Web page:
Btw sheevaplug serial console is reached by plugging in a miniUSB cable. That would be an awesome feature for headless x86 servers well.

Fedora ARM being secondary arch is going to look rather silly if soon there are more ARM fedora machines (for example a modest batch of OLPC 1.75 machines) out there than X86 machines with fedora...

miniUSB console

Posted Apr 5, 2012 11:40 UTC (Thu) by robbe (subscriber, #16131) [Link]

> Btw sheevaplug serial console is reached by plugging in a miniUSB cable.
> That would be an awesome feature for headless x86 servers well.

Indeed. Current Cisco switches also have these (in addition to a more traditional console port).

Why bother supporting ARM?

Posted Apr 5, 2012 12:41 UTC (Thu) by pjones (subscriber, #31722) [Link]

> How does fedora support Wifi then... Even most intel wifi chips needs firmware.

We make a distinction between binary blobs that run on the host cpu in the kernel's memory and firmware that runs on an peripheral's cpu and memory. The former we don't allow, and that's the concern being raised. The latter, we consider to be effectively part of the peripheral hardware.

Why bother supporting ARM?

Posted Apr 6, 2012 9:47 UTC (Fri) by arnd (subscriber, #8866) [Link]

Generally speaking, binary blobs tend be required for graphics on ARM, while headless systems can usually run a 100% free software stack. Kirkwood happens to be a soc family that does not come with any on-chip graphics, it's easy for those to be very open. Things are slowly changing for those chips with graphics too, and we're seeing a lot of work going into opening up the display subsystem, which allows unaccelerated graphics, and there is some work at reverse engineering some of the GPU drivers as well.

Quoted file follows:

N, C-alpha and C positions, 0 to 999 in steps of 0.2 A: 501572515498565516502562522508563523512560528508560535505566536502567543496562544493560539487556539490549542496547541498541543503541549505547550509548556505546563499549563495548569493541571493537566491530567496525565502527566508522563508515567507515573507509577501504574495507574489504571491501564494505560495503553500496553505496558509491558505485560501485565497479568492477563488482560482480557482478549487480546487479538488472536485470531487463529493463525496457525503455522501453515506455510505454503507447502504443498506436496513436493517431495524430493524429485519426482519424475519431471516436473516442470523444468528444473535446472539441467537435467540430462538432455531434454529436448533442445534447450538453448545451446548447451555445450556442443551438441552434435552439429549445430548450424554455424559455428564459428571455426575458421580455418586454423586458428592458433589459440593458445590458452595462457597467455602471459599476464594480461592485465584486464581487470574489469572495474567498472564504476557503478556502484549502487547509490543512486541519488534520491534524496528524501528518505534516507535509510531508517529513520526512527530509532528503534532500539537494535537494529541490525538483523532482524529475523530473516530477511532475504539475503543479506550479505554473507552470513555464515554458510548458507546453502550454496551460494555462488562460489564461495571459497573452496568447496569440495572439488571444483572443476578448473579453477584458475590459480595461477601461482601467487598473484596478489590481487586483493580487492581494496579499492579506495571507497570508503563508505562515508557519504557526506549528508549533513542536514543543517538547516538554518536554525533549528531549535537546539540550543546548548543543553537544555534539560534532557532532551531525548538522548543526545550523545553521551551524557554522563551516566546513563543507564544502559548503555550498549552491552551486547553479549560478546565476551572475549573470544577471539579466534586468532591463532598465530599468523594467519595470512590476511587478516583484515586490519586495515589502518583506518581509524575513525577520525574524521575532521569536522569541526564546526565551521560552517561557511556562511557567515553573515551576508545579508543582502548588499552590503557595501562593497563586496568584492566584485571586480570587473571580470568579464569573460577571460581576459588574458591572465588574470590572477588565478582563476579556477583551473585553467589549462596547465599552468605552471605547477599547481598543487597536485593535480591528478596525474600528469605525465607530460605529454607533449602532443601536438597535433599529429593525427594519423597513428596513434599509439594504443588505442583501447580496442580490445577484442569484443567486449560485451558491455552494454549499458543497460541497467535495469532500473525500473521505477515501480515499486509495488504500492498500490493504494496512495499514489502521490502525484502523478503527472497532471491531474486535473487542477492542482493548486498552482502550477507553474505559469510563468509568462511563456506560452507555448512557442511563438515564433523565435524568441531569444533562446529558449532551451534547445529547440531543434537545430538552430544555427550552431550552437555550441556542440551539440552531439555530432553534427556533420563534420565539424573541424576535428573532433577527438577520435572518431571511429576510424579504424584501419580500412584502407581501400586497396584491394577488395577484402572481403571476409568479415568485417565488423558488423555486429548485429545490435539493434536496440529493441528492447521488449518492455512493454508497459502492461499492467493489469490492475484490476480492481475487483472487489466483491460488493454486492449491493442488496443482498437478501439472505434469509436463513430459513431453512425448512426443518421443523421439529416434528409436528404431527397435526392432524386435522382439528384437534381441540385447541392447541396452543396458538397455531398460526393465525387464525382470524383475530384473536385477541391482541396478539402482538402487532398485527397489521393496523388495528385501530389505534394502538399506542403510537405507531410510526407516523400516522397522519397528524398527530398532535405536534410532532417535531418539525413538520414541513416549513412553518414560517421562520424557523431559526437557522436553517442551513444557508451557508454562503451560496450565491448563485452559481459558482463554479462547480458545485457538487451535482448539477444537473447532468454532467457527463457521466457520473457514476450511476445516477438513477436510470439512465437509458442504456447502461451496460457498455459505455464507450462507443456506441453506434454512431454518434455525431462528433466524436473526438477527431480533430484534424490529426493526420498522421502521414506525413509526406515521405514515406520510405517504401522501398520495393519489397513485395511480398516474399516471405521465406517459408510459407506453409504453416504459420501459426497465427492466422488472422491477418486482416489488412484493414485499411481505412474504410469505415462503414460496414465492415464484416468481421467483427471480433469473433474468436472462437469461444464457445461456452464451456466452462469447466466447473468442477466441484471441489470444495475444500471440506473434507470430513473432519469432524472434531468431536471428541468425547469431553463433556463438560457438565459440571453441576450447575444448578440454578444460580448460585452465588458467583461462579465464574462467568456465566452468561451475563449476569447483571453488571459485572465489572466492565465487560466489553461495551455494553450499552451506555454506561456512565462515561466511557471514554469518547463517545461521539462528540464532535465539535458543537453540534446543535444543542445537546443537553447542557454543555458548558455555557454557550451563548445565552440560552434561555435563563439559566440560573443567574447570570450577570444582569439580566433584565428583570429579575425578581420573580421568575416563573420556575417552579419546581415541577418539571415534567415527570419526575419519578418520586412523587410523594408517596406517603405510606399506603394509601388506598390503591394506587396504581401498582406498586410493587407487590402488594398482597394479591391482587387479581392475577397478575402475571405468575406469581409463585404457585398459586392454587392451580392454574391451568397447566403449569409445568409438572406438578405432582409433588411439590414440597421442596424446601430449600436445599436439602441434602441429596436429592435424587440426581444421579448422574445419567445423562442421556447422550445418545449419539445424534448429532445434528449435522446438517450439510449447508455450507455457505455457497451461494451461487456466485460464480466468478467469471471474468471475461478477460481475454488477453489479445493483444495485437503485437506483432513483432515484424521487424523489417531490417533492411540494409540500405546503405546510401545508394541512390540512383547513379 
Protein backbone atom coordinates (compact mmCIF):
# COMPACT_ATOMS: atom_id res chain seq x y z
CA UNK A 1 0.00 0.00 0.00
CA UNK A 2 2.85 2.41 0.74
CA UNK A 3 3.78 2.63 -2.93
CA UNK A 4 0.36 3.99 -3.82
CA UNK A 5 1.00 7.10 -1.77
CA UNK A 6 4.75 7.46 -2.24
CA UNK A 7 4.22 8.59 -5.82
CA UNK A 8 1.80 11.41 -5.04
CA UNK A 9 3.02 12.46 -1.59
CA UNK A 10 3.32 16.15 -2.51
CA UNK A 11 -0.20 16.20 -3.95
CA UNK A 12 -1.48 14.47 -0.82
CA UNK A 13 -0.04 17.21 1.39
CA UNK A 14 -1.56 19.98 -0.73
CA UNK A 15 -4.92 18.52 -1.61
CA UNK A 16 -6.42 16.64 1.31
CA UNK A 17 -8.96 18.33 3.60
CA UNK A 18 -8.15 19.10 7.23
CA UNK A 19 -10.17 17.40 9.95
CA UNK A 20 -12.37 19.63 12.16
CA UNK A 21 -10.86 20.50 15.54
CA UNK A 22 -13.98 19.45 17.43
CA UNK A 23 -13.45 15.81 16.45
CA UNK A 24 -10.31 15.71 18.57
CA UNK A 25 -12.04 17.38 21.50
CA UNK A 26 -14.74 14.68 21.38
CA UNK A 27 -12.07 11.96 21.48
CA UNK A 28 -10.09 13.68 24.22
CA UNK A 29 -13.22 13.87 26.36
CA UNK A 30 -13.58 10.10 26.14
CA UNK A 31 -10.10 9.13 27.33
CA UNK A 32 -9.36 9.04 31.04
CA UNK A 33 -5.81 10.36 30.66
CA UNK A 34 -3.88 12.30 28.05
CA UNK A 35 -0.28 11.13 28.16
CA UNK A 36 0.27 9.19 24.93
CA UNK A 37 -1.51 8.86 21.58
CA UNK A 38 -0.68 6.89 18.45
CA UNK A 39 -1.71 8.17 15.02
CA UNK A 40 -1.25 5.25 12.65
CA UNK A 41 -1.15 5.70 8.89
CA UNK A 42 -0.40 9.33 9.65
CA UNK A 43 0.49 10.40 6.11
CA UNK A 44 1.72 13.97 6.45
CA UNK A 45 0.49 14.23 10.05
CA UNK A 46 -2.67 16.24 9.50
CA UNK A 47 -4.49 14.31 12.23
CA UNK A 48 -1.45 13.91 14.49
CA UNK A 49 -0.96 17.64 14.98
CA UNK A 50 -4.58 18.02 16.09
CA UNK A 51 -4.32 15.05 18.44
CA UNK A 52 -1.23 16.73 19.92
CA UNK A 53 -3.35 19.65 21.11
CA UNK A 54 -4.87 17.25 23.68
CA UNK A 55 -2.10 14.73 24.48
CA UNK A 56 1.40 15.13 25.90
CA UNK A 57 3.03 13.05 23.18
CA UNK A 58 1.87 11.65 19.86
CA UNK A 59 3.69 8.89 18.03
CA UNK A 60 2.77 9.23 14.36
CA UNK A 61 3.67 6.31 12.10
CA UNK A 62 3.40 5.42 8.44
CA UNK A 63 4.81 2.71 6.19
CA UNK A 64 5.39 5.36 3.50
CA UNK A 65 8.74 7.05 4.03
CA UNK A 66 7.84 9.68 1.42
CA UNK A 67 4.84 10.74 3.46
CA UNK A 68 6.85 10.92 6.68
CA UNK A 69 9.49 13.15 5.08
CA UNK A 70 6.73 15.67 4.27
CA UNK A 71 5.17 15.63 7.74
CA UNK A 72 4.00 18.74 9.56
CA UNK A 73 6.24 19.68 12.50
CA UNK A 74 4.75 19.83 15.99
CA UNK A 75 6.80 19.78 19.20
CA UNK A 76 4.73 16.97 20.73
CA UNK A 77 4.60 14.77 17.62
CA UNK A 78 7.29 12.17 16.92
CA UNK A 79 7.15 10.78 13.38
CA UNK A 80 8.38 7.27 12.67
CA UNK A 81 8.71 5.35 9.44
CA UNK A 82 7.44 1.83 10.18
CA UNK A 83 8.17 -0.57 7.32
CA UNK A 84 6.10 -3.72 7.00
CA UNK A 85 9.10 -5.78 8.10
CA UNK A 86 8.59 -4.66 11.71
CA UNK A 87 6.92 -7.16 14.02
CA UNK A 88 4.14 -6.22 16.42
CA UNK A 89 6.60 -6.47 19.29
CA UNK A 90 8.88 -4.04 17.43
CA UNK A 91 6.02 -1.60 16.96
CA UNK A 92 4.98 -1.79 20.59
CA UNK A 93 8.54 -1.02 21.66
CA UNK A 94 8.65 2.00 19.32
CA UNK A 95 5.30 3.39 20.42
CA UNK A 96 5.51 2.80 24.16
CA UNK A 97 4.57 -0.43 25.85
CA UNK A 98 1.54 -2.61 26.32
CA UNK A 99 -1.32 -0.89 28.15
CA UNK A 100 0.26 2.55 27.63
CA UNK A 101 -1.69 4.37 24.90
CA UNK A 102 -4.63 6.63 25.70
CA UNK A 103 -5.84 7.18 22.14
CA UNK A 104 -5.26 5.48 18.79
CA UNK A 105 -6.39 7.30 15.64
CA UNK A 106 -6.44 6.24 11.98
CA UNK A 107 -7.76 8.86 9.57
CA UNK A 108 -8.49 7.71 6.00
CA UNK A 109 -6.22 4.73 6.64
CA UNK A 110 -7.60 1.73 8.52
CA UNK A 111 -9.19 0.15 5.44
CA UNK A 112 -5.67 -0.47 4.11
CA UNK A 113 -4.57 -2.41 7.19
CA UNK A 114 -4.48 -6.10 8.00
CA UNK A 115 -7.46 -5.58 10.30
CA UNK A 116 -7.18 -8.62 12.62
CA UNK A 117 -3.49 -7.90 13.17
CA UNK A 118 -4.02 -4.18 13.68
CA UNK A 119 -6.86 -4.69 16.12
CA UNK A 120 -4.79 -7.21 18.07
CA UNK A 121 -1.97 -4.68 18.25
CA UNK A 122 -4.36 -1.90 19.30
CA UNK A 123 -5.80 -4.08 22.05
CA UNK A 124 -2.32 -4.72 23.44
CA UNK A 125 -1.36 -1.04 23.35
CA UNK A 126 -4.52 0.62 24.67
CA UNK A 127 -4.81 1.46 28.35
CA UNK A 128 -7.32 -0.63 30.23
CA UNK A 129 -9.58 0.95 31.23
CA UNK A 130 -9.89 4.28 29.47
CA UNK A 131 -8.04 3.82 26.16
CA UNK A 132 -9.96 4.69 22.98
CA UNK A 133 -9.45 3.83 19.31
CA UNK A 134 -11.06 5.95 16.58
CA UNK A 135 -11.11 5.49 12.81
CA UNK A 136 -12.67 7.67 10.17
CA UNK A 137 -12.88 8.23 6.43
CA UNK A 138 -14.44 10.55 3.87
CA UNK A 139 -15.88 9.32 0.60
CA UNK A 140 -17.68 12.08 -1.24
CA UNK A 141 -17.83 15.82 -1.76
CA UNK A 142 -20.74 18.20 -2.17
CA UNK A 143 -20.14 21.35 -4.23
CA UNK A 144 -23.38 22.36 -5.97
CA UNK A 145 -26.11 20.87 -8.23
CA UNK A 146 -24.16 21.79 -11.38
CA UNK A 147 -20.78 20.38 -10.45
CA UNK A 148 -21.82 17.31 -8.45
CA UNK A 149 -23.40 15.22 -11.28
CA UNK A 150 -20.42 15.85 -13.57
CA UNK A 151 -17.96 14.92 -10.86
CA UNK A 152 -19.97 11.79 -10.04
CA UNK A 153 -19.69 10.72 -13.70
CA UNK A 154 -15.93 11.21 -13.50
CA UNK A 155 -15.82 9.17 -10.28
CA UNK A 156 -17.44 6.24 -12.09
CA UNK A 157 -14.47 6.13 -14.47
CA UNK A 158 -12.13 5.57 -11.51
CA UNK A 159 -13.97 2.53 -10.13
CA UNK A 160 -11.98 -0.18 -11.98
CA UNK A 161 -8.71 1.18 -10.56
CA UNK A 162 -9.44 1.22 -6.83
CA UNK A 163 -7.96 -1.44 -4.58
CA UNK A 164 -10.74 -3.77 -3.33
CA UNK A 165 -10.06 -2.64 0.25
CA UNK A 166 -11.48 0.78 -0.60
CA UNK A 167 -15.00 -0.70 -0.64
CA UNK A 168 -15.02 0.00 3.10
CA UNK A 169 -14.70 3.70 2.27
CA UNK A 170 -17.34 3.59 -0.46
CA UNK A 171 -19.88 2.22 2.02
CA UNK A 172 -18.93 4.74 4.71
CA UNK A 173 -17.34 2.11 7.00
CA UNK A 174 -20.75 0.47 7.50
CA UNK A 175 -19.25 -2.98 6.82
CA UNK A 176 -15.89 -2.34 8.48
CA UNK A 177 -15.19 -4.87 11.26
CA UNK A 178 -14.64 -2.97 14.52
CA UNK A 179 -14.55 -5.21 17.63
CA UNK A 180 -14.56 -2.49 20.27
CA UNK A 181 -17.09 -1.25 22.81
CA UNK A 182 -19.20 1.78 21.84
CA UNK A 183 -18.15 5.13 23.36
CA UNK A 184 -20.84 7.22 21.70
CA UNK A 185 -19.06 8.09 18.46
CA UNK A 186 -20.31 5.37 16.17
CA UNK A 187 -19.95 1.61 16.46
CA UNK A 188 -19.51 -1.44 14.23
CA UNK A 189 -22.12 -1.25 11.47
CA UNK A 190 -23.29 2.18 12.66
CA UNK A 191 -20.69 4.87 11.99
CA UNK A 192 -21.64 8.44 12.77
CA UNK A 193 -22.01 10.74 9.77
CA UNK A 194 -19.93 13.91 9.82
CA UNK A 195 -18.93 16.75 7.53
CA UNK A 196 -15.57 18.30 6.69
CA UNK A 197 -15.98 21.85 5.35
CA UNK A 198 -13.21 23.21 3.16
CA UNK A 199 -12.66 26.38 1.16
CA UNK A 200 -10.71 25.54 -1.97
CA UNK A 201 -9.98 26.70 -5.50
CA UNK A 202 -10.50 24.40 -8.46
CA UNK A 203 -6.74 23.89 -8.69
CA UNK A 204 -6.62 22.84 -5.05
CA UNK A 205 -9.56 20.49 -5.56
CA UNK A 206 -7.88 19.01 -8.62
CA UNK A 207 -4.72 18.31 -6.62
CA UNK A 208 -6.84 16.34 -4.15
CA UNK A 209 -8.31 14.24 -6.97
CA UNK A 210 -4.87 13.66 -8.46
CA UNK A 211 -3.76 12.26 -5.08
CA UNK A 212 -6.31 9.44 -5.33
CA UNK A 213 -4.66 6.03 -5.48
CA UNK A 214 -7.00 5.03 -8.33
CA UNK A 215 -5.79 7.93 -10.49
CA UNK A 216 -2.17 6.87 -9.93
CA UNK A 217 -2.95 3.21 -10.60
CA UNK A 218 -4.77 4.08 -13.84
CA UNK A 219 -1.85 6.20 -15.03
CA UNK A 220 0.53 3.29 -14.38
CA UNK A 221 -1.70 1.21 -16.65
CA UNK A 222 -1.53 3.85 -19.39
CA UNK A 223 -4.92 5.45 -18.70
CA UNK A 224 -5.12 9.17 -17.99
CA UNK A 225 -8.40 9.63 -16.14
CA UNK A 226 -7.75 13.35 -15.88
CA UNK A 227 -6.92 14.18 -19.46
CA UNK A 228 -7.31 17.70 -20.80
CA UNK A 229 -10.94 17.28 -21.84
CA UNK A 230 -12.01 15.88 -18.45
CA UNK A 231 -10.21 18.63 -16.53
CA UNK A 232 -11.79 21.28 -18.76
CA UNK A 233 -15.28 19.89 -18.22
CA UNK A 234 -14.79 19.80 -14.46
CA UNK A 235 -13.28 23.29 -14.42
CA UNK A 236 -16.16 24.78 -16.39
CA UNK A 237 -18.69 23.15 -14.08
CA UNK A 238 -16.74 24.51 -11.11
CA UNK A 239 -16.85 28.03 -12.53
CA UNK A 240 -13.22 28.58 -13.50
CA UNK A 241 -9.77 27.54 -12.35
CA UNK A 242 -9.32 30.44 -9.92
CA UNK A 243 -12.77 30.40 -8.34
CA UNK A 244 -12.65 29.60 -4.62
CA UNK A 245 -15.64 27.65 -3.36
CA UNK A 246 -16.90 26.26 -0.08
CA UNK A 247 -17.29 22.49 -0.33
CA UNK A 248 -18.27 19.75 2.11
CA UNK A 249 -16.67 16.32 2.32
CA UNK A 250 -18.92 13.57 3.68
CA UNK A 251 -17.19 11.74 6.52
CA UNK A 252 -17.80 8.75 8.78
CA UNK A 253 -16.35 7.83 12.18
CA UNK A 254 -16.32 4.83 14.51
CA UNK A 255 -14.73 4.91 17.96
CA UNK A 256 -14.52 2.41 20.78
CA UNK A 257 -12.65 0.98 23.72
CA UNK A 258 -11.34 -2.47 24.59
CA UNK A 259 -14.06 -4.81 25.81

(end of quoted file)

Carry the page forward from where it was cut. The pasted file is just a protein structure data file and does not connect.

Why bother supporting ARM?

Posted Apr 5, 2012 8:13 UTC (Thu) by jcm (subscriber, #18262) [Link]

ARM hardware is pretty "real" :) It's true that we're using development boards for builders at the moment, but that will change (I dispute "overpriced" - all of our hardware is under a few hundred bucks). The user base is different in the ARM case. On the high end, there will be people with appliance-like servers. On the medium end, you will find development-like boards with serial consoles as well as framebuffers. On the low end, you will see inexpensive hardware of use to the hobbyist community. All of these are viable and excellent Fedora users. Fedora doesn't do mass market consumer anyway, so if the kinds of people into ARM aren't "Fedora people", who are?